Pantano Rotary Shoebox Project—Each year the parish collects shoeboxes, gift wraps them and fills them with Epiphany gifts for poor children of Nogales, Mexico.
Primavera 5 Points Transitional Housing meal serves up to 30 residents, the first Tuesday of each month. Join a longstanding team.
Primavera Shelter Meal for 120 homeless men, second Sunday of each month. A dedicated, well-organized team divides preparation and serving responsibilities. New cooks and occasional backup are always needed!
Social Action Committee—practices the gospel through service and advocacy. Meetings are open to all, third Sunday of the month. The committee periodically holds house mass and potluck meetings. Contact Peggy Van Norman.
TIHAN—Tucson Interfaith HIV and AIDS Network. Once each year, St. Michael’s sponsors and hosts the monthly Poz Café meal for people living with HIV/AIDS. Contact TIHAN, (520) 299-6647.
Contributions to St. Michael and All Angels take many forms, not all of which can be shown on a chart or a spreadsheet. Volunteers greet visitors, stuff envelopes, prepare and serve food, make prayer shawls, buy groceries for the food pantry, give classes, visit the sick, perform music, serve at mass, serve on committees, and carry out many other vital activities in service to God, our parish, the community and the world. All this is in addition to the good works carried out by clergy and staff. The faithful giving of our time, talent and treasure starts with our contributions to the church’s operating fund (General Fund), which enables us to do all the rest.
Sometimes parishioners make “in-kind” donations of food, supplies, equipment, items for sale, etc. These are not reported in parish finances, but are nevertheless much appreciated.
Certain church groups maintain their own separate finances, which are not included in the parish’s financial reporting. These include the Social Action Committee, the Altar Guild and Episcopal Women’s Ministry (formerly called ECW).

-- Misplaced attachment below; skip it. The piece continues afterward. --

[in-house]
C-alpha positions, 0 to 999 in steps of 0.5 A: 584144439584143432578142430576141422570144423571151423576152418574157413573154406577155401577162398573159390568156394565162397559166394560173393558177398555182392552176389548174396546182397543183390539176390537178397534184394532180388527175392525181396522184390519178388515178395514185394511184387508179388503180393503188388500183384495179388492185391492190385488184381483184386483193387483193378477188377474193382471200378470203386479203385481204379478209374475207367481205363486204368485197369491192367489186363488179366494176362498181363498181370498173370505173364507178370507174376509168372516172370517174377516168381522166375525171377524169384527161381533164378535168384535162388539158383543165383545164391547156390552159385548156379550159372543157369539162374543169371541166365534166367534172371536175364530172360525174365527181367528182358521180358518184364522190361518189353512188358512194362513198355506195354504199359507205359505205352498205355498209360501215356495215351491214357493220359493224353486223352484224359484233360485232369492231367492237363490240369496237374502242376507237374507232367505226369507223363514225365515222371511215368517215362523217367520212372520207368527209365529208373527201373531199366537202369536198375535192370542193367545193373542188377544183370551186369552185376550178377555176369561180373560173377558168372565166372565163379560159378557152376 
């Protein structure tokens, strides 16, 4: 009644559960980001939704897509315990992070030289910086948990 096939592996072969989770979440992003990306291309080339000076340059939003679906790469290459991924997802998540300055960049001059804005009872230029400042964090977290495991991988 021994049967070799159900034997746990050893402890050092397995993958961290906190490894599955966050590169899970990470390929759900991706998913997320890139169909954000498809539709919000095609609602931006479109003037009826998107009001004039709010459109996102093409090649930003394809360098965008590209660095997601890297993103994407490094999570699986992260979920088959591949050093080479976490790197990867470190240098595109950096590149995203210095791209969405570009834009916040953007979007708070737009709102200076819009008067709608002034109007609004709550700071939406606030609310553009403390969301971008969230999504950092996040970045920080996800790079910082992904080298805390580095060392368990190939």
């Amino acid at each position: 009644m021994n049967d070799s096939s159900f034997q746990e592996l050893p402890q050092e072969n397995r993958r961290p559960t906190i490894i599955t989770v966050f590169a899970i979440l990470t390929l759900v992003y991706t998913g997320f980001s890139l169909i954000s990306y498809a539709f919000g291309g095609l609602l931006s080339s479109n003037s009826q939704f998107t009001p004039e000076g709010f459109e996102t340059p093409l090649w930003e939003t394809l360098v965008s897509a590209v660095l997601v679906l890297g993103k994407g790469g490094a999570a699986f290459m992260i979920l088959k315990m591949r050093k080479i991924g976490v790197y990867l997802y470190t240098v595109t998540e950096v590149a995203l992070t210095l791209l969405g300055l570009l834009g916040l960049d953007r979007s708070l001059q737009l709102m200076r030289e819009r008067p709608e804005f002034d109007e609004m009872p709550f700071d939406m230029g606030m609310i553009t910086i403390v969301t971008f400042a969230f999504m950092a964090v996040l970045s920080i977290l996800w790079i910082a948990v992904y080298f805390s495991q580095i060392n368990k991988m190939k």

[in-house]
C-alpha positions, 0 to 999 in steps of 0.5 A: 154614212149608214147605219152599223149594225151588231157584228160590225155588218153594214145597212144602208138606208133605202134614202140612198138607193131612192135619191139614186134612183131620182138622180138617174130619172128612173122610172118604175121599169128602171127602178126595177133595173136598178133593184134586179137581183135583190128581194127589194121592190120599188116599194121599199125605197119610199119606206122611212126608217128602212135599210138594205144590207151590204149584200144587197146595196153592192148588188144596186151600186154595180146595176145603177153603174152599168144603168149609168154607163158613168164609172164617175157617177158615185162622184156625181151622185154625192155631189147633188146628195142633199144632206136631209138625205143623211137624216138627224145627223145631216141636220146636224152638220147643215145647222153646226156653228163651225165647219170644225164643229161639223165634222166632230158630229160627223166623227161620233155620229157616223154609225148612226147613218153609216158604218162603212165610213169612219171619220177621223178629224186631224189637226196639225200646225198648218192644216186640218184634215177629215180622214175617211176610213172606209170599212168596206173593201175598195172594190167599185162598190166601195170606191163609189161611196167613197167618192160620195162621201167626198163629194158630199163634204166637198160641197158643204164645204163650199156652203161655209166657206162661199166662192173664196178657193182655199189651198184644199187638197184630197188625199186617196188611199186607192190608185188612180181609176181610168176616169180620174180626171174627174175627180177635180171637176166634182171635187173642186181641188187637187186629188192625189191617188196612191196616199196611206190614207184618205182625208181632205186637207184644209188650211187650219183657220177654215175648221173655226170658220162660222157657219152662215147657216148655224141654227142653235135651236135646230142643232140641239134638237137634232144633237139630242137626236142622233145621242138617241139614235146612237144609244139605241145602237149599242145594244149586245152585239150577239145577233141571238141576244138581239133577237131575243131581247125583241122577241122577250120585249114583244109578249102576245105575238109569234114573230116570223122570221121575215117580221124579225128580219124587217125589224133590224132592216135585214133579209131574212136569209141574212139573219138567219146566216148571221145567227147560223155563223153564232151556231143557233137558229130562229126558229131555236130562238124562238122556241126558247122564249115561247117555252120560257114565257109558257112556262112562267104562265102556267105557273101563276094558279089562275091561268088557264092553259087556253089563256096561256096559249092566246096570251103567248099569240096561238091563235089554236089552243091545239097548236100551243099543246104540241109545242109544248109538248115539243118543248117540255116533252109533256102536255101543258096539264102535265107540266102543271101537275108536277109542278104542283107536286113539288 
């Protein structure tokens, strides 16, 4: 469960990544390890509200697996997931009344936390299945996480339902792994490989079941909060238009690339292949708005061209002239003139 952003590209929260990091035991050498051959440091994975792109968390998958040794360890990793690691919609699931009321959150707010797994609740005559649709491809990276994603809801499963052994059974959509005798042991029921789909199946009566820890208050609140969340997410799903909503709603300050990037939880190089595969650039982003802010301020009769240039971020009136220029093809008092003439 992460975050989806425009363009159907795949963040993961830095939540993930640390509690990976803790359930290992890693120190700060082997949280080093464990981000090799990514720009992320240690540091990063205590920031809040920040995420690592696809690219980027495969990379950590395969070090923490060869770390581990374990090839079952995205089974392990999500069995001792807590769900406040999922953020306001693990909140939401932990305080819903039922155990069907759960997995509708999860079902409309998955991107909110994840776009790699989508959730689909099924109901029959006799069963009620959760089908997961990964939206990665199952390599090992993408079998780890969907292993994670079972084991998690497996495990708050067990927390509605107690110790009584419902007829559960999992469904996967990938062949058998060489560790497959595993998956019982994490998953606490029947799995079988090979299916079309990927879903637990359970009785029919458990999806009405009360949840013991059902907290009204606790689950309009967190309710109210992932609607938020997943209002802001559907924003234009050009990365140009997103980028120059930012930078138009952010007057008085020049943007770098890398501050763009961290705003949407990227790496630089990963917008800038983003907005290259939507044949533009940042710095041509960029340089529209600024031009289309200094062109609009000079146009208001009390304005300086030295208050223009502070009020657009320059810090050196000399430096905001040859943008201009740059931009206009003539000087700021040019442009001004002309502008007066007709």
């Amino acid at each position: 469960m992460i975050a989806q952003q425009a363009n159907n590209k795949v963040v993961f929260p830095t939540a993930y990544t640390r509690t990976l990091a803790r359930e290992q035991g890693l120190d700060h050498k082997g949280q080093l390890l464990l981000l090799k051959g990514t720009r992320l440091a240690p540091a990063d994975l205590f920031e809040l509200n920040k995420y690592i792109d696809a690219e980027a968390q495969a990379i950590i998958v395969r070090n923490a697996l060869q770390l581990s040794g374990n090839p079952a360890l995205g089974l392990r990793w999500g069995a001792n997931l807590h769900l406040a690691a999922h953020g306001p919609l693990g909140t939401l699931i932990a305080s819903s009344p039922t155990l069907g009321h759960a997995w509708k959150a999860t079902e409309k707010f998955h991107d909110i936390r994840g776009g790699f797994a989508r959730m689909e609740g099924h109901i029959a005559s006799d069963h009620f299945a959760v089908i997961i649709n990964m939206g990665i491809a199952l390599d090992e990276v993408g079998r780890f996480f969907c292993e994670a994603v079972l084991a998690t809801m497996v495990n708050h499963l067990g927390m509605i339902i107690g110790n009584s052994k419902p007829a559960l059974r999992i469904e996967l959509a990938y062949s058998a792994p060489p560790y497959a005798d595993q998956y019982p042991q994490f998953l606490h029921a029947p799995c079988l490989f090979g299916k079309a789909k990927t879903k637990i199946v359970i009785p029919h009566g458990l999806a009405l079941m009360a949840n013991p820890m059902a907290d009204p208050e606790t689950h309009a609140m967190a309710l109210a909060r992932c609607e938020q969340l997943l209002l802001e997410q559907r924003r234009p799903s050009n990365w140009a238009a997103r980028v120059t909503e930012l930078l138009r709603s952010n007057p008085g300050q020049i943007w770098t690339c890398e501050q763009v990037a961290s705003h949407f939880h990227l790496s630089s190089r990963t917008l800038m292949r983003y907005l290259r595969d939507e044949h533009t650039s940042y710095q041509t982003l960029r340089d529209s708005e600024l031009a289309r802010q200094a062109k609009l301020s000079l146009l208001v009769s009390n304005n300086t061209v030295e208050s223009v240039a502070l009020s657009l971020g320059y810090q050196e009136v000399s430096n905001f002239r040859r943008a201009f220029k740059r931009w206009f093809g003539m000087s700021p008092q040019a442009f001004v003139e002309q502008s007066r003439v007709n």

Donations to the church can be made by cash or check, or by Bill Pay through your bank. A Paypal account is also available.
Like many churches, St. Michael and All Angels has experienced financial difficulties since 2007, when the local housing boom went bust on the eve of the Great Recession. However, due to a combination of good stewardship from our parishioners and careful use of resources by parish leadership, all bills were paid and all clergy and staff were compensated. The strategic use of memorial and special purpose funds helped to meet the most urgent needs when the General Fund was strained. Even in difficult years, our overall financial position across all funds remained strong.
In 2010, the Rev. John R. Smith instituted a budget line item entitled “Faith Promise,” encouraging parishioners to give to the parish in commemoration or thanksgiving for particular events in their lives, in addition to their pledge contributions. In 2012, the parish instituted special collections at Easter, All Saints’ Day and Christmas, with a letter explaining the purposes to which the money would be directed. Proceeds from these are usually recorded as Faith Promise income, but some was placed in the Building Restoration Fund when major building repairs were needed. At present, the General Fund has a small negative balance.
In the past five years, the 1953 building (with numerous additions over the parish’s 62-year history) has had a new roof, major repairs to adobe walls outside and water-damaged plaster inside, restoration of old, damaged wood, major repairs to the kitchen’s exhaust system, the rebuilding of the Walsingham altar after an arson incident, and new chairs and carpeting in the Smith Parish Center, the latter two items paid for with proceeds from our annual sale of homemade candy. In 2014 the parish finished paying for the purchase, installation and expansion of the A F Schultz Aeolian-Skinner Pipe Organ, a 45 rank organ first built in 1959. In 2015, repairs were made to the organ due to damage from termites and packrats. Also in 2015, the church was fumigated for wood termites, with further treatment in the offing for subterranean termites.
Although the parish has suffered many losses of beloved parishioners over the past five years as the congregation ages, we have worked together to keep the church vital and the building standing. Our many ministries are supported with parishioners’ time, talent and treasure, and our Family Mass and other efforts encourage participation of the next generation of churchgoers. A large bequest in 2015 did much to stabilize the parish financially. Although many challenges remain, St. Michael and All Angels is financially healthy, and ready to call its next full-time rector.
Thanks to all for your time, talent and treasure, as we work together to make possible our many ministries!